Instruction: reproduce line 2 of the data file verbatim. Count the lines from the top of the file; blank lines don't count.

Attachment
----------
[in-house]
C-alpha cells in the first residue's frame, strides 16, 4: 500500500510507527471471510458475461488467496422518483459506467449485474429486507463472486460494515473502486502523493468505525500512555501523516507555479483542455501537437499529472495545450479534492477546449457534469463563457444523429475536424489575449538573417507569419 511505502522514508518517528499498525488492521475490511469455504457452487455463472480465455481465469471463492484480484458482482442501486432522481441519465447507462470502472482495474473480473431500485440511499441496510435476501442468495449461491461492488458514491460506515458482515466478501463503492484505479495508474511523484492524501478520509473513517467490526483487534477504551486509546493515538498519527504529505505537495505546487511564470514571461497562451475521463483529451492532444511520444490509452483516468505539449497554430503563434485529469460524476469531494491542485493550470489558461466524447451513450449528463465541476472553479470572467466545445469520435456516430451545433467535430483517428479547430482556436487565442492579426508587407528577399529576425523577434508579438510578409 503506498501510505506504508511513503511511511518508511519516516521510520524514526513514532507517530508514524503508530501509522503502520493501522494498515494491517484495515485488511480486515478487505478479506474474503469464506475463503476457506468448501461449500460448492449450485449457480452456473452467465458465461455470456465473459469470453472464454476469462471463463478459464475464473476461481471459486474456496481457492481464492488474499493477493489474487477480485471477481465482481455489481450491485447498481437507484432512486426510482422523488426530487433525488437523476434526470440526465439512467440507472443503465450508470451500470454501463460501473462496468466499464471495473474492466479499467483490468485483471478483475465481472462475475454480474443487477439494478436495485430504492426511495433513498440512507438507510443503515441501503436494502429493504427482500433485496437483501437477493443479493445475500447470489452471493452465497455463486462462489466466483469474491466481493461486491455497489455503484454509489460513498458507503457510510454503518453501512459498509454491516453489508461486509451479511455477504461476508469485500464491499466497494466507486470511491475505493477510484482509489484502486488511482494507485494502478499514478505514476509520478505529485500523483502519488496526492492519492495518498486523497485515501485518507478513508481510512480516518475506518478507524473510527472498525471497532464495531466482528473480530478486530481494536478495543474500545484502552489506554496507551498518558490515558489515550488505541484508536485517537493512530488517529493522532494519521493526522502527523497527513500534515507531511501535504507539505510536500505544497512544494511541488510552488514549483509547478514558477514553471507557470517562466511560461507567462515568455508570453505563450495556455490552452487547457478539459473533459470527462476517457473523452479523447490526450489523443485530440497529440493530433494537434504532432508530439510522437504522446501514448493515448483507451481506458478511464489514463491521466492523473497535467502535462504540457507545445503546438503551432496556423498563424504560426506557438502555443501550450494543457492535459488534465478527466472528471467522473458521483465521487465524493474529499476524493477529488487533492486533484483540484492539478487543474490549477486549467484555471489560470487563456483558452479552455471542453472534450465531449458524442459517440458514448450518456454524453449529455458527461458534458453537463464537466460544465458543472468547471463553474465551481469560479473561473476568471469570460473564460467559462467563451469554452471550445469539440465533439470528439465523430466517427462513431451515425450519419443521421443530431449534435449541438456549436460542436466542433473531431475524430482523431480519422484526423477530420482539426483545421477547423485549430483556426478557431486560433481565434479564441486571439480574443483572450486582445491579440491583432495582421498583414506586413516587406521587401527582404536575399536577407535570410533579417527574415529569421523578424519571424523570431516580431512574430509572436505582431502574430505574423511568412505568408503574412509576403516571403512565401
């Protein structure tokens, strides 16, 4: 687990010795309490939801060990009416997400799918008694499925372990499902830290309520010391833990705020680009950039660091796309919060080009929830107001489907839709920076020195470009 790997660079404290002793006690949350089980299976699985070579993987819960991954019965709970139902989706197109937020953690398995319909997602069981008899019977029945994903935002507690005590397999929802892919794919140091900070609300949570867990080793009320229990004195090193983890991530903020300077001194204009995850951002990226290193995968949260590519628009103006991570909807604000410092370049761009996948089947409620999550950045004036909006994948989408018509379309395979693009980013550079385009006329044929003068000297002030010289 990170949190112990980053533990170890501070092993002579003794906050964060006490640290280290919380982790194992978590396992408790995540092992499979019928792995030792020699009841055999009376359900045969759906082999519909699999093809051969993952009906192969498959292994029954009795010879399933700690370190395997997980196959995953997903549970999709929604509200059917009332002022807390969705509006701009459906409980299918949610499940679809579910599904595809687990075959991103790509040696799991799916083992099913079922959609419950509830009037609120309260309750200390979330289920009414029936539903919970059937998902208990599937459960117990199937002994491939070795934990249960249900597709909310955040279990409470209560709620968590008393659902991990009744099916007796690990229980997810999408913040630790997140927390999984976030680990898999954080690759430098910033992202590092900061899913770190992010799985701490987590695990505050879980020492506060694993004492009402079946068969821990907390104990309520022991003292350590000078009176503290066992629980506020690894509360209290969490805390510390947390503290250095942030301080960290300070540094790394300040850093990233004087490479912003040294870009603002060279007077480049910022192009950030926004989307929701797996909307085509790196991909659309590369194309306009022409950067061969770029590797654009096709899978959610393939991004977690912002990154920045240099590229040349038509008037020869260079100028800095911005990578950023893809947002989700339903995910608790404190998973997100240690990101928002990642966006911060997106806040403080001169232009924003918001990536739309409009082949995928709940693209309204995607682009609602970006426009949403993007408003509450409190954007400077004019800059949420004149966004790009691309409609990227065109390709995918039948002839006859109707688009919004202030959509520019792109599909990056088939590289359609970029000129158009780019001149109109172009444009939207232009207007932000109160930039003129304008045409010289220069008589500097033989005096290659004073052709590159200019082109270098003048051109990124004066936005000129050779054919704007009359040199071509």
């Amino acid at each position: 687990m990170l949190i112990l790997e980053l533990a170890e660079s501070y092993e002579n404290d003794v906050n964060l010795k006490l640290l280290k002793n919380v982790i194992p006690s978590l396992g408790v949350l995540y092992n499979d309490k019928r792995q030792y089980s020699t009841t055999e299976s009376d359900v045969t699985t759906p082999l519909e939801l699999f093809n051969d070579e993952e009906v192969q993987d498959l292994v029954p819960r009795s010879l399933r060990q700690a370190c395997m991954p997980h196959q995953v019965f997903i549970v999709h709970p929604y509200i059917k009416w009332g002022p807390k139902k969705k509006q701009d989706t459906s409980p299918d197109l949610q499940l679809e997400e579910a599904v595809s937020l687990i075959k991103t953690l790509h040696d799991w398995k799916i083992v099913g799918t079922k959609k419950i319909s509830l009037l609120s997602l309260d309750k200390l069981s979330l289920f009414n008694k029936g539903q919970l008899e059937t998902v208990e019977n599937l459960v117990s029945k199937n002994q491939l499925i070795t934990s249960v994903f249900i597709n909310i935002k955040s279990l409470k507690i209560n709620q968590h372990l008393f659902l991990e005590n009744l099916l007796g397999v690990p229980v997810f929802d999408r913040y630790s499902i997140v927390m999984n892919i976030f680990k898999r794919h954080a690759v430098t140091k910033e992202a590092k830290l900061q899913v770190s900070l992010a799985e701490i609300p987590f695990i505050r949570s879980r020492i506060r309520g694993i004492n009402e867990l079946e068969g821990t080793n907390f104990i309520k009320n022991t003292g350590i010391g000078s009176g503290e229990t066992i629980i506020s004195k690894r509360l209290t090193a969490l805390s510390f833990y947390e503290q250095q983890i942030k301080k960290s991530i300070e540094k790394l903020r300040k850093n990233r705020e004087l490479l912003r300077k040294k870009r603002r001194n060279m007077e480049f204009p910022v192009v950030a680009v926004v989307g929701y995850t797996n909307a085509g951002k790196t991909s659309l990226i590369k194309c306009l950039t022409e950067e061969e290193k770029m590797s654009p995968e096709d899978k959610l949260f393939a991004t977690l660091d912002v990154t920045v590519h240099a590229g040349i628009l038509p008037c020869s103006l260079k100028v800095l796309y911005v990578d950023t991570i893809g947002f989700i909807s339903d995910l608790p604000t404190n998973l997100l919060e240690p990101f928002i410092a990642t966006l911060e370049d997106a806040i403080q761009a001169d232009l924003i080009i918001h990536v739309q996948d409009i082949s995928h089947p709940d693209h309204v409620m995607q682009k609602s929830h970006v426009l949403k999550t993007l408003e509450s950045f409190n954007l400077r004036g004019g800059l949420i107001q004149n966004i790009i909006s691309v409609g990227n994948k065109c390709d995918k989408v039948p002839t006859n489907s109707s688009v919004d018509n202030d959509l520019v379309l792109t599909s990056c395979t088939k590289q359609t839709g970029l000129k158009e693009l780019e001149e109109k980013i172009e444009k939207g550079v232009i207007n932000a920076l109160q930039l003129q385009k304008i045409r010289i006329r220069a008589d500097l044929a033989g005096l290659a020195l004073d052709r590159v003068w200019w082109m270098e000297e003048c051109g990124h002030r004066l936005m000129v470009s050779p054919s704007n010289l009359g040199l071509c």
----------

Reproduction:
C-alpha cells in the first residue's frame, strides 16, 4: 500500500510507527471471510458475461488467496422518483459506467449485474429486507463472486460494515473502486502523493468505525500512555501523516507555479483542455501537437499529472495545450479534492477546449457534469463563457444523429475536424489575449538573417507569419 511505502522514508518517528499498525488492521475490511469455504457452487455463472480465455481465469471463492484480484458482482442501486432522481441519465447507462470502472482495474473480473431500485440511499441496510435476501442468495449461491461492488458514491460506515458482515466478501463503492484505479495508474511523484492524501478520509473513517467490526483487534477504551486509546493515538498519527504529505505537495505546487511564470514571461497562451475521463483529451492532444511520444490509452483516468505539449497554430503563434485529469460524476469531494491542485493550470489558461466524447451513450449528463465541476472553479470572467466545445469520435456516430451545433467535430483517428479547430482556436487565442492579426508587407528577399529576425523577434508579438510578409 503506498501510505506504508511513503511511511518508511519516516521510520524514526513514532507517530508514524503508530501509522503502520493501522494498515494491517484495515485488511480486515478487505478479506474474503469464506475463503476457506468448501461449500460448492449450485449457480452456473452467465458465461455470456465473459469470453472464454476469462471463463478459464475464473476461481471459486474456496481457492481464492488474499493477493489474487477480485471477481465482481455489481450491485447498481437507484432512486426510482422523488426530487433525488437523476434526470440526465439512467440507472443503465450508470451500470454501463460501473462496468466499464471495473474492466479499467483490468485483471478483475465481472462475475454480474443487477439494478436495485430504492426511495433513498440512507438507510443503515441501503436494502429493504427482500433485496437483501437477493443479493445475500447470489452471493452465497455463486462462489466466483469474491466481493461486491455497489455503484454509489460513498458507503457510510454503518453501512459498509454491516453489508461486509451479511455477504461476508469485500464491499466497494466507486470511491475505493477510484482509489484502486488511482494507485494502478499514478505514476509520478505529485500523483502519488496526492492519492495518498486523497485515501485518507478513508481510512480516518475506518478507524473510527472498525471497532464495531466482528473480530478486530481494536478495543474500545484502552489506554496507551498518558490515558489515550488505541484508536485517537493512530488517529493522532494519521493526522502527523497527513500534515507531511501535504507539505510536500505544497512544494511541488510552488514549483509547478514558477514553471507557470517562466511560461507567462515568455508570453505563450495556455490552452487547457478539459473533459470527462476517457473523452479523447490526450489523443485530440497529440493530433494537434504532432508530439510522437504522446501514448493515448483507451481506458478511464489514463491521466492523473497535467502535462504540457507545445503546438503551432496556423498563424504560426506557438502555443501550450494543457492535459488534465478527466472528471467522473458521483465521487465524493474529499476524493477529488487533492486533484483540484492539478487543474490549477486549467484555471489560470487563456483558452479552455471542453472534450465531449458524442459517440458514448450518456454524453449529455458527461458534458453537463464537466460544465458543472468547471463553474465551481469560479473561473476568471469570460473564460467559462467563451469554452471550445469539440465533439470528439465523430466517427462513431451515425450519419443521421443530431449534435449541438456549436460542436466542433473531431475524430482523431480519422484526423477530420482539426483545421477547423485549430483556426478557431486560433481565434479564441486571439480574443483572450486582445491579440491583432495582421498583414506586413516587406521587401527582404536575399536577407535570410533579417527574415529569421523578424519571424523570431516580431512574430509572436505582431502574430505574423511568412505568408503574412509576403516571403512565401